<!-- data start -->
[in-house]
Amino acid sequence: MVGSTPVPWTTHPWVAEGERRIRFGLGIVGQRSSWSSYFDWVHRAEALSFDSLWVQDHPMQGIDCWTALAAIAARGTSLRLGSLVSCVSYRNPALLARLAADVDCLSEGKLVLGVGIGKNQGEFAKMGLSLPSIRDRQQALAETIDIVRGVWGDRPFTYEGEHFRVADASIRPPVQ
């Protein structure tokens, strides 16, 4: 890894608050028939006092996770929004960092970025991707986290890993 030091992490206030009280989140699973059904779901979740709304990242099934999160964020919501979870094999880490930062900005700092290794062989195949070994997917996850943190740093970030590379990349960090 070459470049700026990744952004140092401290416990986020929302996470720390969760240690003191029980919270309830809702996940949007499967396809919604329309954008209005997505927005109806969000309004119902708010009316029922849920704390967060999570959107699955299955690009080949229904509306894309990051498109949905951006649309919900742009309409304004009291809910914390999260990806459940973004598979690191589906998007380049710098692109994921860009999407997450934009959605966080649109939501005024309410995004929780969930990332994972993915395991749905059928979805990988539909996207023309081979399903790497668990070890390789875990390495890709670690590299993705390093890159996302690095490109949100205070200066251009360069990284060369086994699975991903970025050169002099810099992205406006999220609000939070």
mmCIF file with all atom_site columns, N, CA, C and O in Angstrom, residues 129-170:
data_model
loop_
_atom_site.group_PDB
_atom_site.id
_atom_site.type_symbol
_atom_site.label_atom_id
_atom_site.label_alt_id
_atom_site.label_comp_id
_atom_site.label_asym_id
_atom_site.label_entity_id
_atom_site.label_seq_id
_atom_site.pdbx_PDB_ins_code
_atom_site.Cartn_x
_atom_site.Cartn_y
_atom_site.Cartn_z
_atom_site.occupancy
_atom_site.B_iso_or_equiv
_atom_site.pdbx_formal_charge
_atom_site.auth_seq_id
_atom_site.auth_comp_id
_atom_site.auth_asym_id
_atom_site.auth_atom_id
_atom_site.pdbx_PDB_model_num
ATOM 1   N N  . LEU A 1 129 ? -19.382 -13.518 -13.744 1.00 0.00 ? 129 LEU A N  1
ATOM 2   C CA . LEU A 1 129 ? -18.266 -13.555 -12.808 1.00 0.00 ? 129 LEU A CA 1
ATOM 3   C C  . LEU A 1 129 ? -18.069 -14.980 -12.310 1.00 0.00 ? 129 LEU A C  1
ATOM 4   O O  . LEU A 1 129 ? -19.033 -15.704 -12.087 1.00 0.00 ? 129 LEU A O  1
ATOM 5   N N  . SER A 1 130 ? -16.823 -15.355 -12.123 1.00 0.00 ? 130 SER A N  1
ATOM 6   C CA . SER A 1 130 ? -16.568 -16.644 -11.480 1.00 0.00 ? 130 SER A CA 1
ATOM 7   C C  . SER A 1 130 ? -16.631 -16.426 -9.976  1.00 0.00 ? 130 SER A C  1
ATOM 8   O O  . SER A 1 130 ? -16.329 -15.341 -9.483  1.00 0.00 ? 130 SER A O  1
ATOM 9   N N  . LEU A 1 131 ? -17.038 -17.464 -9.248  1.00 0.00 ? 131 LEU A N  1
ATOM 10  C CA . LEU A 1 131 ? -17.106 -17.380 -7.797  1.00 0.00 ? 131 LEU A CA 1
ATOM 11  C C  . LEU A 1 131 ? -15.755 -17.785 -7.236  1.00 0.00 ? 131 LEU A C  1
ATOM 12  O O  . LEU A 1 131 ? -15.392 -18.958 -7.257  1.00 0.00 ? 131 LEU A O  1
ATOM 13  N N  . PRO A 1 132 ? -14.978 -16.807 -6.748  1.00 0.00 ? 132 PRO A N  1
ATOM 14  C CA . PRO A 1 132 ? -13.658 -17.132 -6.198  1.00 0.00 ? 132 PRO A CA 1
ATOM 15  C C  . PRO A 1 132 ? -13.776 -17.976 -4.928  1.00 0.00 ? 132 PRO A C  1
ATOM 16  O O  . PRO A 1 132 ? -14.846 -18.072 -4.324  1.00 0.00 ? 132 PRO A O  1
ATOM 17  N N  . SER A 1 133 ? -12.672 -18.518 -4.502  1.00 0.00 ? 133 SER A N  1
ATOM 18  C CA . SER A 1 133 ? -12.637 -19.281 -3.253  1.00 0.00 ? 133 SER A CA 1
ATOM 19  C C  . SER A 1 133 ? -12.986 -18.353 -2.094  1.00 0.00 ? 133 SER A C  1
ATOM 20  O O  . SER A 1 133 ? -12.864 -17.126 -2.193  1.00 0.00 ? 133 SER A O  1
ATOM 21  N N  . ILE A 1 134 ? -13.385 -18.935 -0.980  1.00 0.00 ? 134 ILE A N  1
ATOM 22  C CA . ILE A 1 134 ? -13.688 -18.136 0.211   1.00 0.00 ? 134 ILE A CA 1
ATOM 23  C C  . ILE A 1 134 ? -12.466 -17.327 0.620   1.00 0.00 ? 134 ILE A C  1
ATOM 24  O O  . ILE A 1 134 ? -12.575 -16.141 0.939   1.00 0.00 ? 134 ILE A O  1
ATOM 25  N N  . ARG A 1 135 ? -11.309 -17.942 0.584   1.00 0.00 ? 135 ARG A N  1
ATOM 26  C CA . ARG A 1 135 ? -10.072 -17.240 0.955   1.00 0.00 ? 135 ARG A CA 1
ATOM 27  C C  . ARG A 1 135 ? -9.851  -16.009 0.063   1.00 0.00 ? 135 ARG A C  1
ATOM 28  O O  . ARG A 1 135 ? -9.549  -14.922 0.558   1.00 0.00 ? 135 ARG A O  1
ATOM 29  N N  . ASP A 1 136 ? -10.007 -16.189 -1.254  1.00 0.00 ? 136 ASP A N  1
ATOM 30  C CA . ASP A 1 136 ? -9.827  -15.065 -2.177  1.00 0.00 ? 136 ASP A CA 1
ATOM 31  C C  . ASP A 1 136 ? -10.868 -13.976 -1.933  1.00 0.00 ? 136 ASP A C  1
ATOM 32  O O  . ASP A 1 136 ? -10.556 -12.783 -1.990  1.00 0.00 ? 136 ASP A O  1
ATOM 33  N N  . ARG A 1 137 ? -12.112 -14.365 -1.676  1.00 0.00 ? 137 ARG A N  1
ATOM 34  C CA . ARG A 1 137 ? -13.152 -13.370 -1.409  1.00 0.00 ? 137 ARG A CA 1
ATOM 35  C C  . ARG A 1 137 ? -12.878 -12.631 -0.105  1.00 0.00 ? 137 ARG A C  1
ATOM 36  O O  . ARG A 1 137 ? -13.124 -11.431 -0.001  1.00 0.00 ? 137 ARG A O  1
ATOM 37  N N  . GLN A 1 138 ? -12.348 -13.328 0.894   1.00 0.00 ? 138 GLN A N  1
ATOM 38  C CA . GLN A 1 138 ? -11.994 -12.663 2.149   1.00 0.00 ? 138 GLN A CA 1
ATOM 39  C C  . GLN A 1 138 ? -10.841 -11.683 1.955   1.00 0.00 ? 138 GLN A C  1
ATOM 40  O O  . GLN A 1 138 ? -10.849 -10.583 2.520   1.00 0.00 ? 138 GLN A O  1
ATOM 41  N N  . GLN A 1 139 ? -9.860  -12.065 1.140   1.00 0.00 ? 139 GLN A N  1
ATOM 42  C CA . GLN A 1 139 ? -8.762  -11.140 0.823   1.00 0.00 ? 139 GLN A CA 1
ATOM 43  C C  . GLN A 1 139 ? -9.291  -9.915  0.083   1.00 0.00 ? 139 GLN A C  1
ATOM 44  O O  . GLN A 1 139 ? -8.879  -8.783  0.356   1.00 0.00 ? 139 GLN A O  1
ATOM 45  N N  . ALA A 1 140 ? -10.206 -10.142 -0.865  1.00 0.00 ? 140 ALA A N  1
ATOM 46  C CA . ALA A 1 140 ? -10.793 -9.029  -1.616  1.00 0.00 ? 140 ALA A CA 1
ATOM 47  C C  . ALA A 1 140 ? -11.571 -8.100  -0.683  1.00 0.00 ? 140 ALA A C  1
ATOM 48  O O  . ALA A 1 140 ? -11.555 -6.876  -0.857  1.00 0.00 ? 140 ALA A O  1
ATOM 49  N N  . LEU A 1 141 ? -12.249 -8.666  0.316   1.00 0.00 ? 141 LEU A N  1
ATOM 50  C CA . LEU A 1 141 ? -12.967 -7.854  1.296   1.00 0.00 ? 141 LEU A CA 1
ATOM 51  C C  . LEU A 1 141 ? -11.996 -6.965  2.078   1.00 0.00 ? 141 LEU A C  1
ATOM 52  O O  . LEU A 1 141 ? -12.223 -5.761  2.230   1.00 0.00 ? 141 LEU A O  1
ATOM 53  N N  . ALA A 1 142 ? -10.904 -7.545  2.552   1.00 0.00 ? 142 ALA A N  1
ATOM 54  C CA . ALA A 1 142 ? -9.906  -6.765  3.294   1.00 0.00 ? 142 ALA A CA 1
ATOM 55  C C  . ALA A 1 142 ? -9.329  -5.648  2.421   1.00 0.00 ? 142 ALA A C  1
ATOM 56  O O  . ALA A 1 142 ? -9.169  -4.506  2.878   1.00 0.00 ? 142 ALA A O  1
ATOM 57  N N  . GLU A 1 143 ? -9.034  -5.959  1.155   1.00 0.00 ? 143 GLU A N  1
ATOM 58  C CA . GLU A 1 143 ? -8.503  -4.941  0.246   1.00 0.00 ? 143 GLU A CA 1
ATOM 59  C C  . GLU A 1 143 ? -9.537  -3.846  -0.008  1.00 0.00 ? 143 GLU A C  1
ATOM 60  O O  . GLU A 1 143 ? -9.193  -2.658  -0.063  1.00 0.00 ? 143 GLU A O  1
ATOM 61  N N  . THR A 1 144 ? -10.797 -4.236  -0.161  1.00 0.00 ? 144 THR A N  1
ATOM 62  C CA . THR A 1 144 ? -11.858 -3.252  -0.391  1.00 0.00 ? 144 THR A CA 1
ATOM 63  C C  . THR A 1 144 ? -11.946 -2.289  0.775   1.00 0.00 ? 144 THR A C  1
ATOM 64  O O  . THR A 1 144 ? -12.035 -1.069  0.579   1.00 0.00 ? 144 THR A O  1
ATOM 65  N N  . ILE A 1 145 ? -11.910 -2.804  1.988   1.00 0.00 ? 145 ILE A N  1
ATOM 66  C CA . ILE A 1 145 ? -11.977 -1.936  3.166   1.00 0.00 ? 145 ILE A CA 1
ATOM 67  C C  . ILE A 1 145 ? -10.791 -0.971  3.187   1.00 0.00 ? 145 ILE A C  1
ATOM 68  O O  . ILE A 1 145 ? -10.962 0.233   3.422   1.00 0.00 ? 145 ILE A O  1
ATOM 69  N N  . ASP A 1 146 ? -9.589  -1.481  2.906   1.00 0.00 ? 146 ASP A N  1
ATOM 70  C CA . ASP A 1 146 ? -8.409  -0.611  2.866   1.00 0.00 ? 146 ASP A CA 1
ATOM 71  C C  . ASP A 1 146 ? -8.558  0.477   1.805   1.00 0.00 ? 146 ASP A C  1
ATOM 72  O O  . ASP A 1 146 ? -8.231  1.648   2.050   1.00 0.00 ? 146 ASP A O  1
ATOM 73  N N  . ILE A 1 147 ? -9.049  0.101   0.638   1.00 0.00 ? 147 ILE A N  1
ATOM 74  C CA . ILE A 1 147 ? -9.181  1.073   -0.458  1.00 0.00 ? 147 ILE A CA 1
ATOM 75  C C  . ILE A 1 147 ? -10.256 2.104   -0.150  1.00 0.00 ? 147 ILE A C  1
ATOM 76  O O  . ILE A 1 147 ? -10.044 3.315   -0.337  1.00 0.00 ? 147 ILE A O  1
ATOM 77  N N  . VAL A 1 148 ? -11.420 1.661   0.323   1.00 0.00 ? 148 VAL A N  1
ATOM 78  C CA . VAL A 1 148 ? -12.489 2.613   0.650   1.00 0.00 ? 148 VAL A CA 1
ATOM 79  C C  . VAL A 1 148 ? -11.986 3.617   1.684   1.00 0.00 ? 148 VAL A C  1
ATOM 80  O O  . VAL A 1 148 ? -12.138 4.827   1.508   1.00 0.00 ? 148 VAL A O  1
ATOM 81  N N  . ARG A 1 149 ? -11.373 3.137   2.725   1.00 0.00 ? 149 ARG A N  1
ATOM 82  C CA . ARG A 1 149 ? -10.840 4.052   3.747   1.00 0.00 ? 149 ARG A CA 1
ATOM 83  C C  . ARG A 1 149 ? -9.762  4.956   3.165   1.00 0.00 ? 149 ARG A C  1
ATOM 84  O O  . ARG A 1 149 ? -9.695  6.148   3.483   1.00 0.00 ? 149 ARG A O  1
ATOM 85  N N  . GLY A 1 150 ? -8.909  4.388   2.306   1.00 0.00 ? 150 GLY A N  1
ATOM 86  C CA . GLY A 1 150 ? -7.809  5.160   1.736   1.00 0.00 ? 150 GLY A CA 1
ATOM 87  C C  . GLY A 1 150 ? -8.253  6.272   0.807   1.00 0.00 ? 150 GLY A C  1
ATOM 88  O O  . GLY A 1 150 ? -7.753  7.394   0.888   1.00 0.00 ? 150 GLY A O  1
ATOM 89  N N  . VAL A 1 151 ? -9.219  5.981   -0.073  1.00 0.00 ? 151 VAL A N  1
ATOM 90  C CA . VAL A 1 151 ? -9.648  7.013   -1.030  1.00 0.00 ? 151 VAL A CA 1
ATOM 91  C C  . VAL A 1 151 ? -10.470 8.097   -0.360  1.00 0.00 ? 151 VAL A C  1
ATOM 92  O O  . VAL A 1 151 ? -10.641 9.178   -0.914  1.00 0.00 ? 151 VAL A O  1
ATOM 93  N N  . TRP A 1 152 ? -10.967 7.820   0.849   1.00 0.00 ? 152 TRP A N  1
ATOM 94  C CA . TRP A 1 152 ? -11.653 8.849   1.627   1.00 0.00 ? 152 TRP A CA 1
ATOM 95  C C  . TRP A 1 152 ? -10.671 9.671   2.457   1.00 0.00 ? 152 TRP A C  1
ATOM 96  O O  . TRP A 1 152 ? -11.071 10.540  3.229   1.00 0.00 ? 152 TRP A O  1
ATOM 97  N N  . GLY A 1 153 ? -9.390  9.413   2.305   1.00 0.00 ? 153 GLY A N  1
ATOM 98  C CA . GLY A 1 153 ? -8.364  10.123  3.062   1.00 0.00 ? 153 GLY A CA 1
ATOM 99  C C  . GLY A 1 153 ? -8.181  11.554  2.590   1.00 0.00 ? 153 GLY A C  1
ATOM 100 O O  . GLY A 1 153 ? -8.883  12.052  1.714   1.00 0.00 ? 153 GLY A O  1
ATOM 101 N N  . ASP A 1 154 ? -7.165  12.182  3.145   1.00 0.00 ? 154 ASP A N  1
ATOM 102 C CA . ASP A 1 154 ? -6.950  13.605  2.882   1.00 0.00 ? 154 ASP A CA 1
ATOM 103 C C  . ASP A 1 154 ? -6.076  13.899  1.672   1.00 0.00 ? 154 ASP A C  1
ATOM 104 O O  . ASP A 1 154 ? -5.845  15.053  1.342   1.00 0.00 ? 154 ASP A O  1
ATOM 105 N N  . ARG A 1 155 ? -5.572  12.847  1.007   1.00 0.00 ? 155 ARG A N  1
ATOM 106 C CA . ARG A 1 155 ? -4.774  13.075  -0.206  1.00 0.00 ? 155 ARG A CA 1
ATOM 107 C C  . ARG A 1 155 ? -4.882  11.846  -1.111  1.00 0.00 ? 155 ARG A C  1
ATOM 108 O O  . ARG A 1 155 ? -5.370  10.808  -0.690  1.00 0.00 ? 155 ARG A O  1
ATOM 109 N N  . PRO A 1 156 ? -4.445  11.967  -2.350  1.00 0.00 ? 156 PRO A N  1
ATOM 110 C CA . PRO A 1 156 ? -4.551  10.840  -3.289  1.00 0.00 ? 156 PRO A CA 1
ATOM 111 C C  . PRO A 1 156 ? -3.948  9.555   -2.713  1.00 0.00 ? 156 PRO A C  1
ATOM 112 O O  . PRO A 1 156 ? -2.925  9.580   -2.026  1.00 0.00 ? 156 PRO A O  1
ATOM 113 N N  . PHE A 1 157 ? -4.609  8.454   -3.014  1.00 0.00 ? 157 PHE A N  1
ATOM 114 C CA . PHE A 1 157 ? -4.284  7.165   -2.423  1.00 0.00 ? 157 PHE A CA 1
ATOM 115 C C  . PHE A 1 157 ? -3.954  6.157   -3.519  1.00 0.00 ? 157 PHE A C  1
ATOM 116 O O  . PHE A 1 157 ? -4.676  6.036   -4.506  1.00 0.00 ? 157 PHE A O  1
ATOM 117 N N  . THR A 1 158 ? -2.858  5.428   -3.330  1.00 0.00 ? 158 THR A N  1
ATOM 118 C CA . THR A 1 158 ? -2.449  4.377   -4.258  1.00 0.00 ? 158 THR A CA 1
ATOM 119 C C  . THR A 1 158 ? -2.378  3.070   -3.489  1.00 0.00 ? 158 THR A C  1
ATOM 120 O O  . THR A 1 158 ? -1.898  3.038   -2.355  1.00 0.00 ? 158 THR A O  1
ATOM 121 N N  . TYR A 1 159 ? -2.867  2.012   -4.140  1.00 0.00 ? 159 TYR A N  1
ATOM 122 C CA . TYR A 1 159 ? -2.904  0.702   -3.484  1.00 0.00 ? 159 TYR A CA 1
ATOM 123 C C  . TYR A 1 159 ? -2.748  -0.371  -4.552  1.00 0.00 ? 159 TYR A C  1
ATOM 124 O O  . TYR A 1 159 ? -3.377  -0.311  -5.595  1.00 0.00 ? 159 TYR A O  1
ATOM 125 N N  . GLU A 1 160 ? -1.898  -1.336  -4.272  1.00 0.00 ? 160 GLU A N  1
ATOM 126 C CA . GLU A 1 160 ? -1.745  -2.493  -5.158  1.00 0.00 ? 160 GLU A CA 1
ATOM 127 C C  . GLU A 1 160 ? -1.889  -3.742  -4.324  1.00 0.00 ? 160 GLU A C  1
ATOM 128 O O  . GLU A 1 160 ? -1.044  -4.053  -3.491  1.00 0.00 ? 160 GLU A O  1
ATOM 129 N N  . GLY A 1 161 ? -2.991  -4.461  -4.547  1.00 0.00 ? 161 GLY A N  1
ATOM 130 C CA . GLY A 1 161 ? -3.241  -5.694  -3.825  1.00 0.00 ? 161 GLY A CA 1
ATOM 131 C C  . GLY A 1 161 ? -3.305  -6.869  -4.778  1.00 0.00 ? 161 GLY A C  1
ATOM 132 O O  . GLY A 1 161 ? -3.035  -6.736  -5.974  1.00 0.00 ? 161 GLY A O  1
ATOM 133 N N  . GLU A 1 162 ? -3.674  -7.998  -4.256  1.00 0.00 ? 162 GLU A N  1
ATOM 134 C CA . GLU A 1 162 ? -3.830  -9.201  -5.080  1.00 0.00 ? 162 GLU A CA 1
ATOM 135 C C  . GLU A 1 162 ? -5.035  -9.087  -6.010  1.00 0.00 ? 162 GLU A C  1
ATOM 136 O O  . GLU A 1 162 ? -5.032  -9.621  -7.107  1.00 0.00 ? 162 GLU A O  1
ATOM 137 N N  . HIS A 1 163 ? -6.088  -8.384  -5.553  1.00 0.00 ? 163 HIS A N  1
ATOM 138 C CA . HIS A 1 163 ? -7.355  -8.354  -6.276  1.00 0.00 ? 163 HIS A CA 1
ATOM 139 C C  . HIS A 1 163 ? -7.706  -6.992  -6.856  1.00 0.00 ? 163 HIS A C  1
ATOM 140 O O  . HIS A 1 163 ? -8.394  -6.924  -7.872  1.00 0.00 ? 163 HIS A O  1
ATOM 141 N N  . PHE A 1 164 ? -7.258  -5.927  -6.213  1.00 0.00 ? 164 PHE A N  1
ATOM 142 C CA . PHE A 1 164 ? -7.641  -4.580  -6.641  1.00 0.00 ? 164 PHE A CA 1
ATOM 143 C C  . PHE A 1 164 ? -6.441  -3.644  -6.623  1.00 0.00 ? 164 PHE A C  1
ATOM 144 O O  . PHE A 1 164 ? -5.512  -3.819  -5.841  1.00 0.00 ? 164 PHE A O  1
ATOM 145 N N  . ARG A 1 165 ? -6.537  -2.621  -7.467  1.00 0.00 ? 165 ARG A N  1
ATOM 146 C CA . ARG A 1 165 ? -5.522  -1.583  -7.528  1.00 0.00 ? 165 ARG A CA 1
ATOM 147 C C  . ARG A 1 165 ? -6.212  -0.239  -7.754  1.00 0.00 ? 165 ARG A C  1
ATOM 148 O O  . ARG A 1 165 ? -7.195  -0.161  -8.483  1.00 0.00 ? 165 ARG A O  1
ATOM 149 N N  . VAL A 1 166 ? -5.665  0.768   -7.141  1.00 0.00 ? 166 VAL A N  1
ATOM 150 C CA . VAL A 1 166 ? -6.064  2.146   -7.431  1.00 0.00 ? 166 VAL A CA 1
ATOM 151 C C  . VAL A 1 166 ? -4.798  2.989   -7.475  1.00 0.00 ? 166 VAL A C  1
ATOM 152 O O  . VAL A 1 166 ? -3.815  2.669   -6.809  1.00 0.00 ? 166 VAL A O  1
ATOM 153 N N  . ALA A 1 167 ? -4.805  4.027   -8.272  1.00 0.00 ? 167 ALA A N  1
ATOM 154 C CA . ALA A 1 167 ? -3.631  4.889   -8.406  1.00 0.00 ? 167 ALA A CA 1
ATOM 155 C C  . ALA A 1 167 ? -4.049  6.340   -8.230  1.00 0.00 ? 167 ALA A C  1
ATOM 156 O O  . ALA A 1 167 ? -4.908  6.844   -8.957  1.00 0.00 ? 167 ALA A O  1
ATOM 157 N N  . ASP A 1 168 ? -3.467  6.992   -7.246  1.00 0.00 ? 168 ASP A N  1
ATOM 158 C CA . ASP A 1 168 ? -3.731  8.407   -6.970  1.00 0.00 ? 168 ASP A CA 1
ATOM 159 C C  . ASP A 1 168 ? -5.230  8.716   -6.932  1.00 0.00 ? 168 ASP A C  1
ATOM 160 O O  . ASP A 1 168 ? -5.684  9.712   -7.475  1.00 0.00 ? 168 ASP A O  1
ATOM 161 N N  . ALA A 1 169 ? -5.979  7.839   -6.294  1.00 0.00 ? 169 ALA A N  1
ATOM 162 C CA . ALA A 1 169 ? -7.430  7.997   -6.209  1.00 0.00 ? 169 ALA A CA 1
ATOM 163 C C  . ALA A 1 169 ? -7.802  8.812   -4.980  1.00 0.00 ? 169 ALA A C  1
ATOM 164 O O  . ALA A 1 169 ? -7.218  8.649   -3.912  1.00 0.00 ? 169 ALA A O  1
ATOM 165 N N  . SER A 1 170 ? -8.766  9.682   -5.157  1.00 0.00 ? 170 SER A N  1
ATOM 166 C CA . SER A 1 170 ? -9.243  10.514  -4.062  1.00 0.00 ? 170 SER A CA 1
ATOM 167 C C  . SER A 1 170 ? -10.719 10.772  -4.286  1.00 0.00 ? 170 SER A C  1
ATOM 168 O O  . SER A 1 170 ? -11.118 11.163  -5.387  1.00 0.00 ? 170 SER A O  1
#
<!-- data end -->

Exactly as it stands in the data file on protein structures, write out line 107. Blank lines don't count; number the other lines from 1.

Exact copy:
ATOM 80  O O  . VAL A 1 148 ? -12.138 4.827   1.508   1.00 0.00 ? 148 VAL A O  1